The All-New Can-Am Maverick X3 Dominates Torturous Baja Trails
Testing the go-fast side-by-side through some of Mexico's most infamous off-road terrain.
Baja at speed is a collision of sensations: wind blasting your goggles, desert heat on your forearms, the violent staccato of the chassis answering scrub and arroyo, the all-permeating scream of an engine being goosed relentlessly by a right foot planted like an oak tree. All is speed and sun and dust and noise under the pale blue parabola of Mexican sky. It is glorious, and you understand immediately why it has become a yearly mecca for so many.
I'm not an off-road guy. This industry has given me some supervised experiences—climbing Land Rovers up rural Spanish bedrock, sliding a Jeep down a sodden New England ravine—but in the world of side-by-sides, rock-crawlers, and trophy trucks, I am an outsider. And yet I can say with confidence that the Can-Am's new Maverick X3, a longer, lower, wider, and faster version of its popular Maverick side-by-side, is a machine competing against itself. I know this because, in the watering holes along our two-day journey of almost 300 miles, I listened to the guys who really know what they're doing. Guys who spend their time winching and splashing through mud and who couldn't tell you the difference between a P1 GTR and a Nissan GT-R.
"Is it really as good as I think it is?" I would ask, cornering them after the various Can-Am reps were out of earshot and remembering the countless times, tap-dancing over the whoops or blasting at 80 mph through rutted, arid badlands, I tried and failed to upset the damn thing. The answer, invariably, was a nod and a wide smile.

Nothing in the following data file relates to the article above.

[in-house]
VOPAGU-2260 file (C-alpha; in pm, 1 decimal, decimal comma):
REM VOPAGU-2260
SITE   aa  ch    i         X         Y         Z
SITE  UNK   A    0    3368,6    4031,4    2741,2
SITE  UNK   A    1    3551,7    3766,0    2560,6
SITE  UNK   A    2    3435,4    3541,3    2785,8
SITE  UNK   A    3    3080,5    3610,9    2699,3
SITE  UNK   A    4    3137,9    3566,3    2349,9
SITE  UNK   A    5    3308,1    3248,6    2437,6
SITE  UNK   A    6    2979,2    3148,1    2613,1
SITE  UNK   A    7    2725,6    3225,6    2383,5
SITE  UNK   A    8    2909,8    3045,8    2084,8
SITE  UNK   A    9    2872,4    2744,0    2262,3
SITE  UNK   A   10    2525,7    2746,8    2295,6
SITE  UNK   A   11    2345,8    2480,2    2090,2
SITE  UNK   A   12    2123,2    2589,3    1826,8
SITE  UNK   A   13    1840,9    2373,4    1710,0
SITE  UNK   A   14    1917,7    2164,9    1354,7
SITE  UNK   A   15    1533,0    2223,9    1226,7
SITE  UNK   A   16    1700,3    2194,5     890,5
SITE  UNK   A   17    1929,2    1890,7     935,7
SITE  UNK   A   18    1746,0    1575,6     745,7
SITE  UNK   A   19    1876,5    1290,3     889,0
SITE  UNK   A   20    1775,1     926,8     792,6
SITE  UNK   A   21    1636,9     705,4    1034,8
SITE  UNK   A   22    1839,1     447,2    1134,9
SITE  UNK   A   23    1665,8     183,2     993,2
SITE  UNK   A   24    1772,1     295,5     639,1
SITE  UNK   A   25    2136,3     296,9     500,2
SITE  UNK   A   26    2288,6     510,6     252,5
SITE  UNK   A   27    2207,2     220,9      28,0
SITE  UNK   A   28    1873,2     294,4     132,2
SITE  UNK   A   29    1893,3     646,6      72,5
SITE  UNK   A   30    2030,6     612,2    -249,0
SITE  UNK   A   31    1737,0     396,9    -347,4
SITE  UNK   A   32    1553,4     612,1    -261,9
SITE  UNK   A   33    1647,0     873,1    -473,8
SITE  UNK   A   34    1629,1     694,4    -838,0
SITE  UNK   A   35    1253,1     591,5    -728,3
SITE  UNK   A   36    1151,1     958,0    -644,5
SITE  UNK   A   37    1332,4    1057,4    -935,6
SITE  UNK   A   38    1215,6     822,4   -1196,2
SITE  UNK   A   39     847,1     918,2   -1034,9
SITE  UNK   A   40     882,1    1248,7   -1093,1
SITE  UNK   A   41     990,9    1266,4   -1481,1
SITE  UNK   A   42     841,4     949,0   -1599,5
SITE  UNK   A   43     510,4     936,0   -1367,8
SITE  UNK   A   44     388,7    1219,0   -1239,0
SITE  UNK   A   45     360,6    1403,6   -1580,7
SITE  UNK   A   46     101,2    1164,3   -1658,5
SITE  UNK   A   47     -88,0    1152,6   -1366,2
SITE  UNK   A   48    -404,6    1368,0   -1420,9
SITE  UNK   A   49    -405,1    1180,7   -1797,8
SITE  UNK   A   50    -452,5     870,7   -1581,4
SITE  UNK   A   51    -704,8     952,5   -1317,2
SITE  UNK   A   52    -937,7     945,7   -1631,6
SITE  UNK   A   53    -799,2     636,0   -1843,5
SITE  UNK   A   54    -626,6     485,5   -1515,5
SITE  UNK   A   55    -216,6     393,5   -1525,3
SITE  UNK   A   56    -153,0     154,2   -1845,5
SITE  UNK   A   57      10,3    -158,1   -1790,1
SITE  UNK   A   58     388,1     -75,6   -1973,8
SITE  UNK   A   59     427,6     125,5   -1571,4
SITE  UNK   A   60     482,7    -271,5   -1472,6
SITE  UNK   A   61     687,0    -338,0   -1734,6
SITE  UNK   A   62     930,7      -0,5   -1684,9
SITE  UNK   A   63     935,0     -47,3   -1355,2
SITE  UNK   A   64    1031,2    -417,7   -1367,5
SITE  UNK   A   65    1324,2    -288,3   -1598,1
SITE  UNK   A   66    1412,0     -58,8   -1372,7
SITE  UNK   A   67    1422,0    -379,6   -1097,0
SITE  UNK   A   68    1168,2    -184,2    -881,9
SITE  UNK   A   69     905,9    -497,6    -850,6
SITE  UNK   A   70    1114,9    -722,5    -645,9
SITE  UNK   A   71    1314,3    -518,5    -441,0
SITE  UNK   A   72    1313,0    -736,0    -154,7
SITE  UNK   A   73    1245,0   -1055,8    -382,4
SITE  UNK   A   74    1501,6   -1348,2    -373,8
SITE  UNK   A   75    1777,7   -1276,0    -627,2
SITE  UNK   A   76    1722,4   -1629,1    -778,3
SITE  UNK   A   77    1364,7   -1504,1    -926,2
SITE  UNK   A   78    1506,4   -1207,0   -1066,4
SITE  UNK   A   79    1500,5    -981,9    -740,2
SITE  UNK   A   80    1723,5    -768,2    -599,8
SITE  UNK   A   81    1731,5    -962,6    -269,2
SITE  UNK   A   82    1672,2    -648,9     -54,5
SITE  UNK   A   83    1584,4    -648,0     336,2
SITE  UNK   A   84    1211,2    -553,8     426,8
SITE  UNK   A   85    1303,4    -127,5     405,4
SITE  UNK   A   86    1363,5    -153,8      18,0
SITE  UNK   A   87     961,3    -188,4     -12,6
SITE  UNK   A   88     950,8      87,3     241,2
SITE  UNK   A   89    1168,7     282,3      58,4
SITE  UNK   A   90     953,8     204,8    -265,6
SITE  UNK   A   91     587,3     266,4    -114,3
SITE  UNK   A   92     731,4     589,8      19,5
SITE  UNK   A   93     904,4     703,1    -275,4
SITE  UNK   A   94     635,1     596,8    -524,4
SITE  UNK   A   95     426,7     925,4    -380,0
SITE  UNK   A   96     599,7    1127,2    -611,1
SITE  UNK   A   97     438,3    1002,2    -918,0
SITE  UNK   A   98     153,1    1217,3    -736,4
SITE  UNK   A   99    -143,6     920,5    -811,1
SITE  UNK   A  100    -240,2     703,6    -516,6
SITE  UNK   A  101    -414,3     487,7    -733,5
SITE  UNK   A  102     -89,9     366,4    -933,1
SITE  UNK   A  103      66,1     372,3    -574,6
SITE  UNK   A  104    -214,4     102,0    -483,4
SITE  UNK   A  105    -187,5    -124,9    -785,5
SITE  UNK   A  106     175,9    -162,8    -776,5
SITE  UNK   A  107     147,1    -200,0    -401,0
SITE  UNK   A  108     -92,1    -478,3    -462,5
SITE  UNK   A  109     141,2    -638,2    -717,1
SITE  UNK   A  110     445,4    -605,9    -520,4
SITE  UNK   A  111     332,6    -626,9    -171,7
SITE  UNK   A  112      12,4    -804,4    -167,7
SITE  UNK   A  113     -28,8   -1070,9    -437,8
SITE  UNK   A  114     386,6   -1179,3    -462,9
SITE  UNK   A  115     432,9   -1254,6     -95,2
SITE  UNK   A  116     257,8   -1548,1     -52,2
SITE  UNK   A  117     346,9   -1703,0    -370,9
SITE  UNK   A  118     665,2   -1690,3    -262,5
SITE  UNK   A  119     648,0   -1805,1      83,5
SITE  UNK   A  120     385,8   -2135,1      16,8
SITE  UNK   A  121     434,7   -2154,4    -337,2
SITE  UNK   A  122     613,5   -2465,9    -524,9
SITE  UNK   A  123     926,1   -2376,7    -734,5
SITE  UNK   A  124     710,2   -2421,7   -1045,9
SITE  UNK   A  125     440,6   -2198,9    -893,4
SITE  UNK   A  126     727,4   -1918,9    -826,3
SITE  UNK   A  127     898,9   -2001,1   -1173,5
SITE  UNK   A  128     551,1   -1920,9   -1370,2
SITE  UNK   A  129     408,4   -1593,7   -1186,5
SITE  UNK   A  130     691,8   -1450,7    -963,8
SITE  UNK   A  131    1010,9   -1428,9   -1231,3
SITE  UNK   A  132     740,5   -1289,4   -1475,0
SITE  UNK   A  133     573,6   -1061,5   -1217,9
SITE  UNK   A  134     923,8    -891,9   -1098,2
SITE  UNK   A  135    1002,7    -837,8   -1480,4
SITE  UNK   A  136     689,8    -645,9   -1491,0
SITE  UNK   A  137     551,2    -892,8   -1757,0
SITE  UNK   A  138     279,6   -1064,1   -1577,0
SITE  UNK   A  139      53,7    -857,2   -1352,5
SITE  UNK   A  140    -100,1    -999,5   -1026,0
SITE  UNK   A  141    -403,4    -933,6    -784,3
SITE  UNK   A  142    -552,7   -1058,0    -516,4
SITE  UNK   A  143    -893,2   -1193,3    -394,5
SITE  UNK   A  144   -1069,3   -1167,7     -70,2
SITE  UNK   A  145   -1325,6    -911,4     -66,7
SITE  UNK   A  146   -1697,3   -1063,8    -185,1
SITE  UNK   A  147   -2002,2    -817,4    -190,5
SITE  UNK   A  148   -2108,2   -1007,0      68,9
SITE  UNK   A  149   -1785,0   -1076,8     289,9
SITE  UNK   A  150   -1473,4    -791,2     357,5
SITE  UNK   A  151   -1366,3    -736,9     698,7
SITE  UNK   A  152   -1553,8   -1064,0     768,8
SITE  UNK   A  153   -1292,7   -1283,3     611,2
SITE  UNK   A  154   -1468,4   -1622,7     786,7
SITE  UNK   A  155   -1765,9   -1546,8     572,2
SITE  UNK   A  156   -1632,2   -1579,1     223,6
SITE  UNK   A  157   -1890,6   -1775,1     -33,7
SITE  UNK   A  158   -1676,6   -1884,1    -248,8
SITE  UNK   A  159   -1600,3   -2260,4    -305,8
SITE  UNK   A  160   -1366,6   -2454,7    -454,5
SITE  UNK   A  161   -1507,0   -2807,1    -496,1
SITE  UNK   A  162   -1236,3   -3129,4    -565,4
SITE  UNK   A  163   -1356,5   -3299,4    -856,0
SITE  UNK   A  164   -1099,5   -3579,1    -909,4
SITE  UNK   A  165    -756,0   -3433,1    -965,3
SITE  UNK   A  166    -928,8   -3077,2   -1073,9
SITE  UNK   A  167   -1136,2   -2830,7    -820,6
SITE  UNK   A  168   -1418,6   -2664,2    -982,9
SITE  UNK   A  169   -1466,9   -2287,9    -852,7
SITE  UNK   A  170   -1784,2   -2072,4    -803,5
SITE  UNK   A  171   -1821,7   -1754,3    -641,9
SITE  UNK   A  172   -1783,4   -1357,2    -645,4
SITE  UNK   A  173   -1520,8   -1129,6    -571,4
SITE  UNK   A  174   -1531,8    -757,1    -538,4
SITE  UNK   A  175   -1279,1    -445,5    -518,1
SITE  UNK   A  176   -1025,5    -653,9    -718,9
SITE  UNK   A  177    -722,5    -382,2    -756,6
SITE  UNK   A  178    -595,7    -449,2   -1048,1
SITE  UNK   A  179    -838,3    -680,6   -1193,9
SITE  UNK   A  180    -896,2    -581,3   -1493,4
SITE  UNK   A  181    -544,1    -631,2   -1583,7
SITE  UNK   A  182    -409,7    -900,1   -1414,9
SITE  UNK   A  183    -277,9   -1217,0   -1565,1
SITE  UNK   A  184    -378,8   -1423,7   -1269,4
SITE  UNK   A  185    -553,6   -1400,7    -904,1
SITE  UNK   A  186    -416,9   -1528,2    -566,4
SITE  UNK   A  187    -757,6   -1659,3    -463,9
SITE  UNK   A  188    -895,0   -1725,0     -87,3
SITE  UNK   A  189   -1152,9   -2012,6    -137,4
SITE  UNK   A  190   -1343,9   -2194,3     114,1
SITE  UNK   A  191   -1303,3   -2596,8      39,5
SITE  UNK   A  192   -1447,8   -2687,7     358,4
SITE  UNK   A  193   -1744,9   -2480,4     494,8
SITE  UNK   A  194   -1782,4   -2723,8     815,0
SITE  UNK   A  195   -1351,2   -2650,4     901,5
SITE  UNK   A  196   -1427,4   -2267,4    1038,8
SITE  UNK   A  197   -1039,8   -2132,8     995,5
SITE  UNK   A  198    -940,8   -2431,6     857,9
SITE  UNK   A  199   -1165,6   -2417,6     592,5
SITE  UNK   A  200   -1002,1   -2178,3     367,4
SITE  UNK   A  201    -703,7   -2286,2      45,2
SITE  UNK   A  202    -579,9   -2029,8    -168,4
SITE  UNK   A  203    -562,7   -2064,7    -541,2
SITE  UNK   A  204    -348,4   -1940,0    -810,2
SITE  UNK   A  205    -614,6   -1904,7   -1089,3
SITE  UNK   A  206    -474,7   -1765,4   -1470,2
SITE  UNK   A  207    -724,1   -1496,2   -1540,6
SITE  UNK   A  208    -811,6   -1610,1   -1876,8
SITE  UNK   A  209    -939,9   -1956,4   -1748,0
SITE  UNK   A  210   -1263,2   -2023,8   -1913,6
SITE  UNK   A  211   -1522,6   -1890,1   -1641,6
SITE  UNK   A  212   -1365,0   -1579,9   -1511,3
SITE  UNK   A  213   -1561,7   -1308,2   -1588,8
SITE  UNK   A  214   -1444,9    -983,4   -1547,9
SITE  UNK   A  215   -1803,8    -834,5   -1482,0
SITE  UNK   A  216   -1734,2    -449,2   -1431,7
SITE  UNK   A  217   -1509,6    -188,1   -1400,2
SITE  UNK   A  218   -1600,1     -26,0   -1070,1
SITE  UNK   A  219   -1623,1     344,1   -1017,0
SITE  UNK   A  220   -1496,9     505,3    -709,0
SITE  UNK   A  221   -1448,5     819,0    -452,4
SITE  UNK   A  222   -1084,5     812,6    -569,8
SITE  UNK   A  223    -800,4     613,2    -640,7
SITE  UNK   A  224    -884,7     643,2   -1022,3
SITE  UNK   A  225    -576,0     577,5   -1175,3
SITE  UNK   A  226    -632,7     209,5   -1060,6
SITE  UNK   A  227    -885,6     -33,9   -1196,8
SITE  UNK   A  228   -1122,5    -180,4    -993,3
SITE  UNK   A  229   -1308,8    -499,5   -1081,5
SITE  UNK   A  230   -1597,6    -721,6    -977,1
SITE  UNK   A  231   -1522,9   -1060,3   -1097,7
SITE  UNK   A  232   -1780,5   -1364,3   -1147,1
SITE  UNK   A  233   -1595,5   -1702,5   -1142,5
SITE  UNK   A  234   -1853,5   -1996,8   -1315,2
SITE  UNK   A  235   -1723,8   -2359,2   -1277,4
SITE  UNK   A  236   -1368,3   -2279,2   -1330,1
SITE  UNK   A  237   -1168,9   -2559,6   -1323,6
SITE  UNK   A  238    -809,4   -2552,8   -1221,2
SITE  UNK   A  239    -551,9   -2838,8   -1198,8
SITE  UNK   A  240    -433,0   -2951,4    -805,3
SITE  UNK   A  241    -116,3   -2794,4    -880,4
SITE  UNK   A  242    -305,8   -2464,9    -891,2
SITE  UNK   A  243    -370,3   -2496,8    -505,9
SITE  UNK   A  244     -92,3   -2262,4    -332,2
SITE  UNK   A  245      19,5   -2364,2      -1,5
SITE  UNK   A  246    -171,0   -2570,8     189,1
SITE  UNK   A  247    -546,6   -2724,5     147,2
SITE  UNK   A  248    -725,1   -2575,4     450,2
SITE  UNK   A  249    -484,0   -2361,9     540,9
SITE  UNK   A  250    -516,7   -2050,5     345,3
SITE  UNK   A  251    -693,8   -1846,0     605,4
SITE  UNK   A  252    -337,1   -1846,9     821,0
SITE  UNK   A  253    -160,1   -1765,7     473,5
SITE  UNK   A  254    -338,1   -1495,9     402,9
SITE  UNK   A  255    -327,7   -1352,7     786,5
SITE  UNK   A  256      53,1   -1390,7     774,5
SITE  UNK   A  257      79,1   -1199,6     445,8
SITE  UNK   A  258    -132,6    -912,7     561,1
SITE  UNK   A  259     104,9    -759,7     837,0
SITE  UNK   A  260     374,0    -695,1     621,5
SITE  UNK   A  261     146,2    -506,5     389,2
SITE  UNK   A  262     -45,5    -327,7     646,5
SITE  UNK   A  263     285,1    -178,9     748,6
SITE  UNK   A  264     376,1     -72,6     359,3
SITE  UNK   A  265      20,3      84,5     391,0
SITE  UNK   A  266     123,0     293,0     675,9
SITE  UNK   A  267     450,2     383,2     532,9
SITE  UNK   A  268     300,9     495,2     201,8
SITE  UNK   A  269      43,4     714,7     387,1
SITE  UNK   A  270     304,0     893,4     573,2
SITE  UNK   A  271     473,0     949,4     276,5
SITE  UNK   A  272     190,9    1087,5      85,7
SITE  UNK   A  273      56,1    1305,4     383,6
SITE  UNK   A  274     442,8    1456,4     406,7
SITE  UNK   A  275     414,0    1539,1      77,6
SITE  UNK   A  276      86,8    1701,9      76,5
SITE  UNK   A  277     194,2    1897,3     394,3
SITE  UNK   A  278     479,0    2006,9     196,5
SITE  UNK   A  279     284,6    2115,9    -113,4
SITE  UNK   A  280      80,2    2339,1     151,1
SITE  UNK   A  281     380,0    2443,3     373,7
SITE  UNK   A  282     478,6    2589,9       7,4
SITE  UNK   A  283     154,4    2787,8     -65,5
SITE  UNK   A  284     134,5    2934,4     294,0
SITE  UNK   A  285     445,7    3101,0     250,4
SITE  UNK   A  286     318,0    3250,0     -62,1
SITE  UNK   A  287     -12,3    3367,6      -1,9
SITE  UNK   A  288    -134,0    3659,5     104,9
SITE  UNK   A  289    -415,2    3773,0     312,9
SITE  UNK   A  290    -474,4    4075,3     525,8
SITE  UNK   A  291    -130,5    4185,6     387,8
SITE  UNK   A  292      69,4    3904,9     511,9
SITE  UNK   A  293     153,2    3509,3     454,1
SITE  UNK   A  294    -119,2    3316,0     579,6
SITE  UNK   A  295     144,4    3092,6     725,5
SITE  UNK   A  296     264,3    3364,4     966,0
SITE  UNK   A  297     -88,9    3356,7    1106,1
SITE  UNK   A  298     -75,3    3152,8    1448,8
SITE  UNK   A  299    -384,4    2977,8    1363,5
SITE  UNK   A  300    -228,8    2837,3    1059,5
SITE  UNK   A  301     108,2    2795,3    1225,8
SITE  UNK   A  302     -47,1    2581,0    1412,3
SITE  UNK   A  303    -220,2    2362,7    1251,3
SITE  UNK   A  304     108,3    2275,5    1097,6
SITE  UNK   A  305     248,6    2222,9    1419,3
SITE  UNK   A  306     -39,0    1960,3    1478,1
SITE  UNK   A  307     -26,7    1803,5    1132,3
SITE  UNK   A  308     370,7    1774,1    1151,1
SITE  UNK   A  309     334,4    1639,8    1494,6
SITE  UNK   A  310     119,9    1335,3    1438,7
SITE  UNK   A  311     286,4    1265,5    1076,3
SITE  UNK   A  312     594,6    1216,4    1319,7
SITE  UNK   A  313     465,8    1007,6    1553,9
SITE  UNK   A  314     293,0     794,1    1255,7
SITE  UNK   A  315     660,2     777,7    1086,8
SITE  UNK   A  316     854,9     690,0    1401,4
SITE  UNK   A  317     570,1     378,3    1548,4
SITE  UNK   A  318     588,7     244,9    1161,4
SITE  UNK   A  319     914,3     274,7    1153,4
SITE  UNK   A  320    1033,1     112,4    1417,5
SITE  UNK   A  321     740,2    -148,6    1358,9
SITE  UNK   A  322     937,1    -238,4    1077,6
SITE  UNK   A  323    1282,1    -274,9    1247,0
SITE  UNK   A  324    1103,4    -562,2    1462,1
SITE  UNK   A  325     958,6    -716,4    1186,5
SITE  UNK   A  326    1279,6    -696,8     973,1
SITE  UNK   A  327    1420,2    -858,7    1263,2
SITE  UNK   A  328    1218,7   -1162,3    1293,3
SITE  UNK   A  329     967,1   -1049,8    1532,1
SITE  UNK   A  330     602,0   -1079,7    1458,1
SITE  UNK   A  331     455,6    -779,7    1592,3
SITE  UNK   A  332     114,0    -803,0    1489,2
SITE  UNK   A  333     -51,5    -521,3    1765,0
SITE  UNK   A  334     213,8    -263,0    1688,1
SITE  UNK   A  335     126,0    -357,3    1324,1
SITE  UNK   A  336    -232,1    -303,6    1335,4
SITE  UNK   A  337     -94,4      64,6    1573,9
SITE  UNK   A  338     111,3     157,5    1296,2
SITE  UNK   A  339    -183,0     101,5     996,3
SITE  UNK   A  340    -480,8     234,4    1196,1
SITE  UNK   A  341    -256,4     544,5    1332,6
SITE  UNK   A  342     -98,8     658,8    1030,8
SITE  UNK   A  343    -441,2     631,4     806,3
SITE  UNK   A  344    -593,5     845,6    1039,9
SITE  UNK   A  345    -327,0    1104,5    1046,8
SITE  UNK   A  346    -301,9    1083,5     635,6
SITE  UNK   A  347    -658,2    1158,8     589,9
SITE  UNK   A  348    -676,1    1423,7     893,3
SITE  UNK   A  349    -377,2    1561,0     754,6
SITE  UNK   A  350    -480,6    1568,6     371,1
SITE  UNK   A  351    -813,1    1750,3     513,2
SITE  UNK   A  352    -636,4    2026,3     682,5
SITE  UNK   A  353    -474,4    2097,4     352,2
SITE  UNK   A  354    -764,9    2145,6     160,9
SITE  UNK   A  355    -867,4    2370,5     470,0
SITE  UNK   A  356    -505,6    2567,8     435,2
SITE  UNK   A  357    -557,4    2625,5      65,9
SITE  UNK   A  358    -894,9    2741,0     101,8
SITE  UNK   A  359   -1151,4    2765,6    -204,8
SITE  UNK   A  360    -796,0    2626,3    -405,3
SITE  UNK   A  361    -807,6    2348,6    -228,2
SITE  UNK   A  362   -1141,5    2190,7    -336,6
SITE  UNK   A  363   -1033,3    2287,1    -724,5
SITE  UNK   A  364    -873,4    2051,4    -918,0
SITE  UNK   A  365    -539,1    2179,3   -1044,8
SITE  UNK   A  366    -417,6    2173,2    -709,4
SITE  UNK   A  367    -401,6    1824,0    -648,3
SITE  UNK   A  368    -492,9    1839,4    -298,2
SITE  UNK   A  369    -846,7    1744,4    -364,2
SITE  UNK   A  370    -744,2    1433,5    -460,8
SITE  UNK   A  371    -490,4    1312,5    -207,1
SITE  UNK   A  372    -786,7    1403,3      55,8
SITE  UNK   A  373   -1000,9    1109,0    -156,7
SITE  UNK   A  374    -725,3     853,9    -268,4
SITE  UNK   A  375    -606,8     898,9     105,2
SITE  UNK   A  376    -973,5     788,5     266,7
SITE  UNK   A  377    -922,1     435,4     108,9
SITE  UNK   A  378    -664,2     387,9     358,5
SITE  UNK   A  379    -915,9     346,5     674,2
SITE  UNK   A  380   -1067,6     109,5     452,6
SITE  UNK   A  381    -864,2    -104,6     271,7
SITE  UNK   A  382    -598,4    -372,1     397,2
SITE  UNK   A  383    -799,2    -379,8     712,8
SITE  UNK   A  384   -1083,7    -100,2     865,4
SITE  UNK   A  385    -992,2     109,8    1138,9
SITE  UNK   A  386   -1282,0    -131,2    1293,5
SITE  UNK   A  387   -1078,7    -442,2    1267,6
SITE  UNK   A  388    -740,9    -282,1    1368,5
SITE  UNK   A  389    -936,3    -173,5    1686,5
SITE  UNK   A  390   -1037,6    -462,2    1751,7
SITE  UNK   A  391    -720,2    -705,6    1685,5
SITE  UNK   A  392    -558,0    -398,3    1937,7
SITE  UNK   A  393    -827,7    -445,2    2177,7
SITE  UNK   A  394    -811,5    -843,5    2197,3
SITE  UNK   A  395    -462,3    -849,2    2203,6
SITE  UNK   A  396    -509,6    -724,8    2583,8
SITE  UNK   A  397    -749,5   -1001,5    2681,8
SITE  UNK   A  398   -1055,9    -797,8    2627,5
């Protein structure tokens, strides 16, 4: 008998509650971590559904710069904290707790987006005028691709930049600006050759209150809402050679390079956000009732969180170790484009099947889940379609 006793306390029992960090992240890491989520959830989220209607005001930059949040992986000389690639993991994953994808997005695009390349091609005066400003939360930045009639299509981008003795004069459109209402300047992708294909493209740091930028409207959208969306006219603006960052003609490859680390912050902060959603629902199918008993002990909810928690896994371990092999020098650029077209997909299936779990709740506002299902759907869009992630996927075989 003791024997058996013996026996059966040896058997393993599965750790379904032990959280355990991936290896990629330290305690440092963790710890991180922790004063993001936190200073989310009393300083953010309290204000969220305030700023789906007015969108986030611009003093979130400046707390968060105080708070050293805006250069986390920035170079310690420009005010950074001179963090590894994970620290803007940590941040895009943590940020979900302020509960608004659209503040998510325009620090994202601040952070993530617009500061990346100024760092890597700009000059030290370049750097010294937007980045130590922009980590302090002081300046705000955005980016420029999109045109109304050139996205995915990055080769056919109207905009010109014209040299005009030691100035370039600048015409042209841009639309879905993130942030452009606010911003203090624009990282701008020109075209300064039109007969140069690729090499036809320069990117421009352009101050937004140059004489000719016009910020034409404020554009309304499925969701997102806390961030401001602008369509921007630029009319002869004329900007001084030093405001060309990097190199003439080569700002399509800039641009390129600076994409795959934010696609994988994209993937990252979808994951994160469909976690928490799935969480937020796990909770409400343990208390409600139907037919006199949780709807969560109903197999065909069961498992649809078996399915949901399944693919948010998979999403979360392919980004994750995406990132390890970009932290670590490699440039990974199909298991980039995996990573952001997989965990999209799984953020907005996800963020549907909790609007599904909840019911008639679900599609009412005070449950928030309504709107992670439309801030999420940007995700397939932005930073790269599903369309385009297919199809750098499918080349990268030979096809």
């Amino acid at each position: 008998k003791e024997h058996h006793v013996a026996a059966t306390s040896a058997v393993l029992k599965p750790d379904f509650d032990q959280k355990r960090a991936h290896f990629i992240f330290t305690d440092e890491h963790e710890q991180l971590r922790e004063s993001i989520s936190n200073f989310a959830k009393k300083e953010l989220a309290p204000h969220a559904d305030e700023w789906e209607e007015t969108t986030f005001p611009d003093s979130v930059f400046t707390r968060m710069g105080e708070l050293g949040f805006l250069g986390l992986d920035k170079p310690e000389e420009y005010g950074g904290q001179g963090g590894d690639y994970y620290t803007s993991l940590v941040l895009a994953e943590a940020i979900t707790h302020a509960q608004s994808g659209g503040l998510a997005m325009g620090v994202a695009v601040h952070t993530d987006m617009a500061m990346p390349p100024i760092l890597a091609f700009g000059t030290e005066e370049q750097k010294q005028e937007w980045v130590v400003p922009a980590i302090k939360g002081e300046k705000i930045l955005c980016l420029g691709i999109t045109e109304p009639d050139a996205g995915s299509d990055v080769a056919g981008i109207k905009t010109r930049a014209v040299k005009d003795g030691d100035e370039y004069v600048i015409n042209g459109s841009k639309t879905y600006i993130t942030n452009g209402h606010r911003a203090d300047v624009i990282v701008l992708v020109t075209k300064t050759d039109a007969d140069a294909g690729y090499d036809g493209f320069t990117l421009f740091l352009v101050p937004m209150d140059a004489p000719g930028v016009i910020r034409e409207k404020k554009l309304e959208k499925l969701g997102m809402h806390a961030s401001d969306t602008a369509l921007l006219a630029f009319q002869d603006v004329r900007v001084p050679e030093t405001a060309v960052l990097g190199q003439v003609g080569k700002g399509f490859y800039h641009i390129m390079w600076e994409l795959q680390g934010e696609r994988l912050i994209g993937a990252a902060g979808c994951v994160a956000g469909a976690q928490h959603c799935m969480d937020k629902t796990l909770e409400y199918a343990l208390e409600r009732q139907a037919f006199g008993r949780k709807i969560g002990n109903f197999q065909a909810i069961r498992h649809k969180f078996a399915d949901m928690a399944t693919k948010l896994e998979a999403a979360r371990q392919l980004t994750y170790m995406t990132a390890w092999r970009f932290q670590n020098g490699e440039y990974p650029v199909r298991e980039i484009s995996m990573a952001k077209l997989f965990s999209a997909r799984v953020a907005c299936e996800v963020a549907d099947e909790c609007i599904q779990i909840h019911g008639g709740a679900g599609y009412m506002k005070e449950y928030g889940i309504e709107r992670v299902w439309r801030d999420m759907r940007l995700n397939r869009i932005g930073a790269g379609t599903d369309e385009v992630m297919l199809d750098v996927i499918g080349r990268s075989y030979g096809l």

Yes, they said. Yes, it's that good.
So consider this an official endorsement from someone who knows just a little, but enough to listen to those who know more: this is a proper off-road go-fast machine, built to stand up to whatever you can throw at it, and it is gobs of silly, goofy fun. There are three variants, from the base X3 to the mid-range X3 X DS to the top-of-the-line, turbocharged, 154-hp X3 X RS with 24 inches of suspension travel and FOX 3.0 Podium RC2 HPG adjustable shocks. I drove them all, beat the hell out of every one, and was never not having a blast.
These don't have the utility of the taller side-by-sides that have more cargo room and are meant to double-up with ranch duty—and that's the point. This is a trophy truck that costs less than a Camry. Get thee to Baja, get in touch with Go Baja Riding, who arranged our trip, and play Robby Gordon for a few days. Tell the desert I think of her often.